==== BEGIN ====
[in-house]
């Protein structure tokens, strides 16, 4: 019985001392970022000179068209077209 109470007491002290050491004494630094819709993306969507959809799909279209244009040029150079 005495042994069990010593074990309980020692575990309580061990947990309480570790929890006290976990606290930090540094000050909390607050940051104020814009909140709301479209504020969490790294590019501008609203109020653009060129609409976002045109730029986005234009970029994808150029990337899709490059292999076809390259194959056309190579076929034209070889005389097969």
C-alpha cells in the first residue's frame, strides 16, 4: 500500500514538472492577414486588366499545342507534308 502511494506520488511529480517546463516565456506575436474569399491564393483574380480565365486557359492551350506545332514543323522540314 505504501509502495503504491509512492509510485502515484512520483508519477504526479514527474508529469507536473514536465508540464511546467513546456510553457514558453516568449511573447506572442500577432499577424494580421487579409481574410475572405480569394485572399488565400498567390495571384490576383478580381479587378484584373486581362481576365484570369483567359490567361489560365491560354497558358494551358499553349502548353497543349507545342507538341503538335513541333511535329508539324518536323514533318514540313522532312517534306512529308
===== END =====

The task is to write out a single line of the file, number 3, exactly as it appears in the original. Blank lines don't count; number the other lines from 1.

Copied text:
C-alpha cells in the first residue's frame, strides 16, 4: 500500500514538472492577414486588366499545342507534308 502511494506520488511529480517546463516565456506575436474569399491564393483574380480565365486557359492551350506545332514543323522540314 505504501509502495503504491509512492509510485502515484512520483508519477504526479514527474508529469507536473514536465508540464511546467513546456510553457514558453516568449511573447506572442500577432499577424494580421487579409481574410475572405480569394485572399488565400498567390495571384490576383478580381479587378484584373486581362481576365484570369483567359490567361489560365491560354497558358494551358499553349502548353497543349507545342507538341503538335513541333511535329508539324518536323514533318514540313522532312517534306512529308